Criminal Law:

Bethany M. Whitmarsh, LeClairRyan Providence, R.I.
Experienced litigator represented clients in a wide range of financial service and real estate litigation.

Rockingham, No. 2017-0403, September 18, 2018

Reversed and remanded.

  • Whether RSA 604-A:2-f providing for recoupment for State costs in defending indigent defendants applies to acquitted defendants.

Defendant was charged with two criminal offenses in the Circuit Court that were transferred to the Superior Court for a jury trial where the court appointed a public defender to represent Defendant due to his indigence. At the time of the appointment, the trial court ordered Defendant to reimburse the New Hampshire Division of Administrative Services, Office of Cost Containment (OCC) for costs and expenses associated with his defense and directed Defendant to contact the OCC within five days of the court’s order. Defendant was acquitted of both charges following the jury trial.

The OCC attempted to contact Defendant for reimbursement of costs as ordered without success. Subsequently, the OCC filed a motion alleging that Defendant failed to comply with his payment obligations and failed to provide any cause for his noncompliance. The trial court scheduled a show-cause hearing at which Defendant failed to appear. The trial court issued an arrest warrant and set bail at $50. Defendant was arrested and paid the $50 bail as a condition of his release. The OCC requested a further show cause hearing alleging that other than the $50 bail payment, which had been remitted to the OCC, no payment had been made. The trial court scheduled a second show-cause hearing at which Defendant again failed to appear. The OCC requested an arrest warrant with bail to be set at the full amount of the costs being sought to be reimbursed.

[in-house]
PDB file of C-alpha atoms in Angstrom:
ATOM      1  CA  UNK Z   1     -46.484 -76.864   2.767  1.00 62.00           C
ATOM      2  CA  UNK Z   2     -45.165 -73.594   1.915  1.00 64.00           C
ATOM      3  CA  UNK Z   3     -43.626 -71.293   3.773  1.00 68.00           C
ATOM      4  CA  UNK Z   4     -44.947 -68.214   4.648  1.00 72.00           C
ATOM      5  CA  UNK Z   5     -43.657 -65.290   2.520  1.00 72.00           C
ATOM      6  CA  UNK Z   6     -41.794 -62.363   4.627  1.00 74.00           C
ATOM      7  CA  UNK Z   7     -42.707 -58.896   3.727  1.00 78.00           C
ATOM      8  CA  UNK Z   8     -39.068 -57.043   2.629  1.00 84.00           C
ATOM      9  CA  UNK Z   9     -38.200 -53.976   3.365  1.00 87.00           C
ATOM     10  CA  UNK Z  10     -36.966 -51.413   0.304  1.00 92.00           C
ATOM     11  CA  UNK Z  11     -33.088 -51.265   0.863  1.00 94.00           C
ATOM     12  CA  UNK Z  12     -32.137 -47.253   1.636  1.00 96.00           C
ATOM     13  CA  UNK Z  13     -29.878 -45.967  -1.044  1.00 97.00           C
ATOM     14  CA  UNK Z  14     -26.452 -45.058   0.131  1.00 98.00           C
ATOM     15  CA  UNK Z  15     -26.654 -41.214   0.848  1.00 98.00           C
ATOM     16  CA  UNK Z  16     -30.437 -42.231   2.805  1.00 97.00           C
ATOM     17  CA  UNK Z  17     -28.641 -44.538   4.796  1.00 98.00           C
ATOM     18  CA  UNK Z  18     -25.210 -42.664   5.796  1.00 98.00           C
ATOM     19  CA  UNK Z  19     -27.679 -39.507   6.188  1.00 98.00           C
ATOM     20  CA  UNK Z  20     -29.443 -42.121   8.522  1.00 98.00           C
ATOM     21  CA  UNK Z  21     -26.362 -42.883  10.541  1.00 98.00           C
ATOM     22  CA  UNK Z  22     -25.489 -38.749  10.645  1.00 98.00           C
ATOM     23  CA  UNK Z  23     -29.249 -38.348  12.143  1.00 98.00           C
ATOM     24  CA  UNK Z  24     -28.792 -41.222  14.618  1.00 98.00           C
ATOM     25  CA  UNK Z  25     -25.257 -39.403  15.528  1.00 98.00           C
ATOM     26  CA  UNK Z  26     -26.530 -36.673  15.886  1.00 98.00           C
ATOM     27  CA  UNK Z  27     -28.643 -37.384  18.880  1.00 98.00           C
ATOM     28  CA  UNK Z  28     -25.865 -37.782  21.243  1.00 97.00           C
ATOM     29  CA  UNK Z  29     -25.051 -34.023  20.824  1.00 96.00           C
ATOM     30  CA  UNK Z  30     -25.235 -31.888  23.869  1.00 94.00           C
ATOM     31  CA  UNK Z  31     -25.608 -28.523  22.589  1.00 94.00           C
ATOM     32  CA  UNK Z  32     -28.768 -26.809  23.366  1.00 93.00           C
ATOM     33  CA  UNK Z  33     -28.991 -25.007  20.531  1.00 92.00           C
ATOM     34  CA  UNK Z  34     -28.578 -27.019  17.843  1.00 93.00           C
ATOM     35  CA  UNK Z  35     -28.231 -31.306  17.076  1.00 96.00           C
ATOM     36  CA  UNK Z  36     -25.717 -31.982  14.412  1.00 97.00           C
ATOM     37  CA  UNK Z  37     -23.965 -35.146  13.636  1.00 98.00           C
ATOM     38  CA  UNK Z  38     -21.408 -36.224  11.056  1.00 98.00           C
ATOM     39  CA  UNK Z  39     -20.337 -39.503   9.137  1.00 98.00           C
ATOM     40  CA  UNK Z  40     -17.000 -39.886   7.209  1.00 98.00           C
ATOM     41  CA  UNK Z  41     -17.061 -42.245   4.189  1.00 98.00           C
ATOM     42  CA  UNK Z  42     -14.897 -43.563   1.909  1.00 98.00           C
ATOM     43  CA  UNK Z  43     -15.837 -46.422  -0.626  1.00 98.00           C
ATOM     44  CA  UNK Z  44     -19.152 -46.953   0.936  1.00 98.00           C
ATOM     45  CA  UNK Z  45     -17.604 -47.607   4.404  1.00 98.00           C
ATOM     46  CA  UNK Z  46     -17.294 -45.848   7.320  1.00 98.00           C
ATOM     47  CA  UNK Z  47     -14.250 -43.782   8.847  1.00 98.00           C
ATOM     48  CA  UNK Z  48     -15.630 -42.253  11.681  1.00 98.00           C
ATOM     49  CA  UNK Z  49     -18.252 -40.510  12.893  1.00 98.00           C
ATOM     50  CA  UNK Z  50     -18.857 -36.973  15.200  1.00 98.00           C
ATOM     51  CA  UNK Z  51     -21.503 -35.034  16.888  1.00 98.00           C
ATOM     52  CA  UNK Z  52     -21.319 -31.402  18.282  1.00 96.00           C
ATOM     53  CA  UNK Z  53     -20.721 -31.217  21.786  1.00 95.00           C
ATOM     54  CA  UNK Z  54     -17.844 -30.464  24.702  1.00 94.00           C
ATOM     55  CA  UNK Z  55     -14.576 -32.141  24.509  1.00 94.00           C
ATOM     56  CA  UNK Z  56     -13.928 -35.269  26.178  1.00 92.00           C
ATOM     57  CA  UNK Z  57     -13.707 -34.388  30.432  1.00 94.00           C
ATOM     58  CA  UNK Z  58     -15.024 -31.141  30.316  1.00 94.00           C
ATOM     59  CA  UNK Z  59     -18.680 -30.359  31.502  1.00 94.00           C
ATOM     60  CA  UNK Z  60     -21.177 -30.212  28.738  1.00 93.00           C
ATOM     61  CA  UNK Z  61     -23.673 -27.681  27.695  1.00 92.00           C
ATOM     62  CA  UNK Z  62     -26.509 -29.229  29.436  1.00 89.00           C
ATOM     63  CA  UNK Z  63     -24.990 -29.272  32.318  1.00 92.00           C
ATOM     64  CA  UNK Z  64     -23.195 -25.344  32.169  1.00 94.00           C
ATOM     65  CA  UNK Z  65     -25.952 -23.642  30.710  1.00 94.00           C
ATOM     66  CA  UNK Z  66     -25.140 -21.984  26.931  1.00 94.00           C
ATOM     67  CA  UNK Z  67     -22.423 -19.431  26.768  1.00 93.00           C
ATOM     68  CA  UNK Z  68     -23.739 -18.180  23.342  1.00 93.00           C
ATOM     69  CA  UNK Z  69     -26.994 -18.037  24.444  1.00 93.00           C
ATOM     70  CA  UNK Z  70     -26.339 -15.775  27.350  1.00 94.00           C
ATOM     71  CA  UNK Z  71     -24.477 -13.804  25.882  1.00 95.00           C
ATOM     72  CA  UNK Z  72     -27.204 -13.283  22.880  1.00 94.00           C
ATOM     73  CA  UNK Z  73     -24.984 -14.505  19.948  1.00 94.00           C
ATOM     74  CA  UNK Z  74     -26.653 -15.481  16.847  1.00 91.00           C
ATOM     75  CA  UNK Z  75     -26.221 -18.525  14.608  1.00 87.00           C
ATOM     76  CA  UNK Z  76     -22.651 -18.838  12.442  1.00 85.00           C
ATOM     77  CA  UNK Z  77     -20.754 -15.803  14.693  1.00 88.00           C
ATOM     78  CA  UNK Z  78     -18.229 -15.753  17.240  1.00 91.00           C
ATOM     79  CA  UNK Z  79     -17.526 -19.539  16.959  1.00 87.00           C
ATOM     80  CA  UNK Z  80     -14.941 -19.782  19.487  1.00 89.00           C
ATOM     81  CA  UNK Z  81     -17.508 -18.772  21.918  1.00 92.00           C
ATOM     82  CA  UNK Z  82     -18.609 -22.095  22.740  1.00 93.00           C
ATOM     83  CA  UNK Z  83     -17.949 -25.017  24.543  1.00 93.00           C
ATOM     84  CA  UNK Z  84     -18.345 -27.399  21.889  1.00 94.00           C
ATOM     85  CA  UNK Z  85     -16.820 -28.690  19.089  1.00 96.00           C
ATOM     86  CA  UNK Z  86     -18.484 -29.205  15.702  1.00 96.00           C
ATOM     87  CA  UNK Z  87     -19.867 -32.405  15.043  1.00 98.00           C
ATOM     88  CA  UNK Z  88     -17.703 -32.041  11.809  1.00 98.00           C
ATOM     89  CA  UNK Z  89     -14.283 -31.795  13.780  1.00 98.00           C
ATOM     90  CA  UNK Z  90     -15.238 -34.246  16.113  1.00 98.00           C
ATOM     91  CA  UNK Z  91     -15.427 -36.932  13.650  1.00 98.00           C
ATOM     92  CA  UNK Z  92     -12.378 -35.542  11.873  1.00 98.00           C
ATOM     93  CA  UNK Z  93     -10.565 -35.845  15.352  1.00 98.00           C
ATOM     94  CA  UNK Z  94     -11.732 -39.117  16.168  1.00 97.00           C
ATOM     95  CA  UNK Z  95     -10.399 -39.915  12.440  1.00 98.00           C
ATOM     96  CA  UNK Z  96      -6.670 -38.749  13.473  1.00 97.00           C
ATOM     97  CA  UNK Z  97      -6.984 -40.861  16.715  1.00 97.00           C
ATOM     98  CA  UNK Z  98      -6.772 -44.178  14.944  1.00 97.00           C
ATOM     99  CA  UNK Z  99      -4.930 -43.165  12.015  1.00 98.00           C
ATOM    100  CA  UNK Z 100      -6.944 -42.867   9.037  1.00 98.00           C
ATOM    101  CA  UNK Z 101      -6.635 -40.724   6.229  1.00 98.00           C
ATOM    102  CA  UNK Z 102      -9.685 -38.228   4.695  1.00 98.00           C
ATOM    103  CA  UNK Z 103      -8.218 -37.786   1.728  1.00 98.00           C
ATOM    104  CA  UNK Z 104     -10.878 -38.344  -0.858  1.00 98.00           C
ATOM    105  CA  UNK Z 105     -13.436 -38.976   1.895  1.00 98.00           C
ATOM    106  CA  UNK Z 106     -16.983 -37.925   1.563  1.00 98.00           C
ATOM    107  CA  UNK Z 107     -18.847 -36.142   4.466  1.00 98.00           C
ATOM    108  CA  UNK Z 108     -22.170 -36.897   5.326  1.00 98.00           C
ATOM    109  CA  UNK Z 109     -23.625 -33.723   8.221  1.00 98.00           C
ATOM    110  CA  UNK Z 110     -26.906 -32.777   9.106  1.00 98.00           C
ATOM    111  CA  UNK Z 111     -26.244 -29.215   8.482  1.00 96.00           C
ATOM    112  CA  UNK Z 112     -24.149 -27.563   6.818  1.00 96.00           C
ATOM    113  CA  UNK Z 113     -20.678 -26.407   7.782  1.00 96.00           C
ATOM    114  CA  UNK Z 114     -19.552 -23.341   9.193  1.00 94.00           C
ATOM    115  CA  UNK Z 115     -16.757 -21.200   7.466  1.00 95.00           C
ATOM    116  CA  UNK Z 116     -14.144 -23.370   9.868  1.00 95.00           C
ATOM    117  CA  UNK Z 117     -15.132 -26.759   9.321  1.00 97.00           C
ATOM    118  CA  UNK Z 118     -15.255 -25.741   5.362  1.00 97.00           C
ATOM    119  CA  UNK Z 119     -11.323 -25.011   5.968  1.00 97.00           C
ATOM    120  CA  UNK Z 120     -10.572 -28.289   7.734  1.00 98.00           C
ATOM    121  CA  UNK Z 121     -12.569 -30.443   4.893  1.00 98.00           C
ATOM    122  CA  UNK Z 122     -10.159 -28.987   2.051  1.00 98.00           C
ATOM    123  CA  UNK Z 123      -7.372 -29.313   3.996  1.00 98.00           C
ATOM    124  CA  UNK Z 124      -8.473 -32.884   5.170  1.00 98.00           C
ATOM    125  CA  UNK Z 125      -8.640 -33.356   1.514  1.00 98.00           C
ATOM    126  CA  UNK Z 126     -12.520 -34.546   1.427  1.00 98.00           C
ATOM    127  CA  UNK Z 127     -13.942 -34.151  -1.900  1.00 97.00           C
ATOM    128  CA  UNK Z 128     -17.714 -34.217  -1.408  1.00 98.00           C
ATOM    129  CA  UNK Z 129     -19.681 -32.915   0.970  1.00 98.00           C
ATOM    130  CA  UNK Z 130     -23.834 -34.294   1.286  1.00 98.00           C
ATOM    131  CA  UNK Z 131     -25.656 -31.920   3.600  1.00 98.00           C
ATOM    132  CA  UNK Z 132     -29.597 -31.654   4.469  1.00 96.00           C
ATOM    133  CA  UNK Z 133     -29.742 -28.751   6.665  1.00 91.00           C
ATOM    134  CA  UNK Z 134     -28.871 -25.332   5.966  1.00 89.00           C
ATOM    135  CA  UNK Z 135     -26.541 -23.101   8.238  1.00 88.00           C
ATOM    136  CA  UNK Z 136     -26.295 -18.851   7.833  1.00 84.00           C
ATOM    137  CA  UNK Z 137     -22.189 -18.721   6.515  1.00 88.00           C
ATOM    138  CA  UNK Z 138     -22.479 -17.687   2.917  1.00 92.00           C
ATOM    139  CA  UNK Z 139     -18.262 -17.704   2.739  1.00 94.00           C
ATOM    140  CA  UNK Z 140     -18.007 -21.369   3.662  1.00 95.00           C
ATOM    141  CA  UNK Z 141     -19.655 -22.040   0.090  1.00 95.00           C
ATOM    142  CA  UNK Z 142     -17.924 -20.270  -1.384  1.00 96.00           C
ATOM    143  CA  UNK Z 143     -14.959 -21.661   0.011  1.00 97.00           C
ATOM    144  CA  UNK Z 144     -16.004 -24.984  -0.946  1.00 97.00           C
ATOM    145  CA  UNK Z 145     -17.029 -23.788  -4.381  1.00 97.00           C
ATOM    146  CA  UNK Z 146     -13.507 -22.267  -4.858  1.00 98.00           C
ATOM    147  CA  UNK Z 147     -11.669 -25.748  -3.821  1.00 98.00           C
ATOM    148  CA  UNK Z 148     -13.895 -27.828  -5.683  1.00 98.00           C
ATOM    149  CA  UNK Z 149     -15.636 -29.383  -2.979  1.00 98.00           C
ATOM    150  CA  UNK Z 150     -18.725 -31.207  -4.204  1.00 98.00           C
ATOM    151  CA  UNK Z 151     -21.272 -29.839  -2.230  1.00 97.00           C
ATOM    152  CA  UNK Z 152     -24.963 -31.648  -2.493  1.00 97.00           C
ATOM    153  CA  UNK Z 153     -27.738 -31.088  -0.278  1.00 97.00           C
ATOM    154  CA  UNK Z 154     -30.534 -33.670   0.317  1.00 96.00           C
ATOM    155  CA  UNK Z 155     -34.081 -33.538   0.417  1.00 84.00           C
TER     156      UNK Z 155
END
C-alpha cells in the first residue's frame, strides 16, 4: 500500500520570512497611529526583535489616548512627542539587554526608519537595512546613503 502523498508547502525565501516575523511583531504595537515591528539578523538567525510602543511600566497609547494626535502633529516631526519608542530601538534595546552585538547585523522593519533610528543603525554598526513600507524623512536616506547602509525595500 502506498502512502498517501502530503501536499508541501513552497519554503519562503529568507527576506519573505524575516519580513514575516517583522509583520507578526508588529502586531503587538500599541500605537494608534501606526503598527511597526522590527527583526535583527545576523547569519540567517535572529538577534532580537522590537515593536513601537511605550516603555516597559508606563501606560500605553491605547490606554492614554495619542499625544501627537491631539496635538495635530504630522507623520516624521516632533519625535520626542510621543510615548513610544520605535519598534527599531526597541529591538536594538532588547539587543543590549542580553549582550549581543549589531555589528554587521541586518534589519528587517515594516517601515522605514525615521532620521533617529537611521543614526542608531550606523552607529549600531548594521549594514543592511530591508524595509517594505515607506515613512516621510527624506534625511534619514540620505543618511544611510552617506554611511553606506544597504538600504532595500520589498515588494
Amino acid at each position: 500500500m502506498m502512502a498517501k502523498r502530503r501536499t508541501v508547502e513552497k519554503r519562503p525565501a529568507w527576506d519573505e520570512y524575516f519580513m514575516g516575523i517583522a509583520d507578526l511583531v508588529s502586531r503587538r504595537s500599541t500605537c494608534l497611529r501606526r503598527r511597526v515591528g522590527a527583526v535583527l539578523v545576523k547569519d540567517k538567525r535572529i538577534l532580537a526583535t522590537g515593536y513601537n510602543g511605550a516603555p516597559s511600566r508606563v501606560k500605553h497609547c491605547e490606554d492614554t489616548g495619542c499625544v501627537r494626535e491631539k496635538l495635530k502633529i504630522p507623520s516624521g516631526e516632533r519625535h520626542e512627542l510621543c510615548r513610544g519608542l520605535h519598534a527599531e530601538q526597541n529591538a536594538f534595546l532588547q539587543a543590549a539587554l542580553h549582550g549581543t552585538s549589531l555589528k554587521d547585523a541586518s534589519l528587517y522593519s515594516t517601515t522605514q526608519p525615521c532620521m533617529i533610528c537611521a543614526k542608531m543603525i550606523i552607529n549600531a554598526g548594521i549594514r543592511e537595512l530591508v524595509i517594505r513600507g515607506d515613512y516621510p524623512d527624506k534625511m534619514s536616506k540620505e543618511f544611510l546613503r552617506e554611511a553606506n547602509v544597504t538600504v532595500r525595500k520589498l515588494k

The trial court denied the OCC’s second motion concluding that it no longer had jurisdiction because Defendant had been acquitted. The trial court further noted that the controversy was a civil one between creditor and debtor. The State appealed.

In reversing the trial court’s decision, the court recognized that the State is constitutionally and statutorily obligated to provide court-appointed legal representation in cases such as Defendant’s, but cited its prior ruling that repayment obligations are not extinguished by the dismissal of a defendant’s charges and that the State’s interest in recouping costs is constitutional. The court relied on the express language in the subject statute as supporting its purpose of having those defendants receiving services from the State be responsible for reimbursing the State if they are financially able to do so. The language and purpose applies regardless of the nature of the disposition, and thus includes cases in which there is an acquittal.


Gordon J. MacDonald, attorney general, and John J. Conforti, assistant attorney general, and Laura E.B. Lombardi, senior assistant attorney general, for the State; John T. Brawley, self-represented, Gilles R. Bissonnette, American Civil Liberties Union of New Hampshire, Concord, Elliot Berry, New Hampshire Legal Assistance, Manchester, and Albert E. Scherr, Concord, as amici curiae.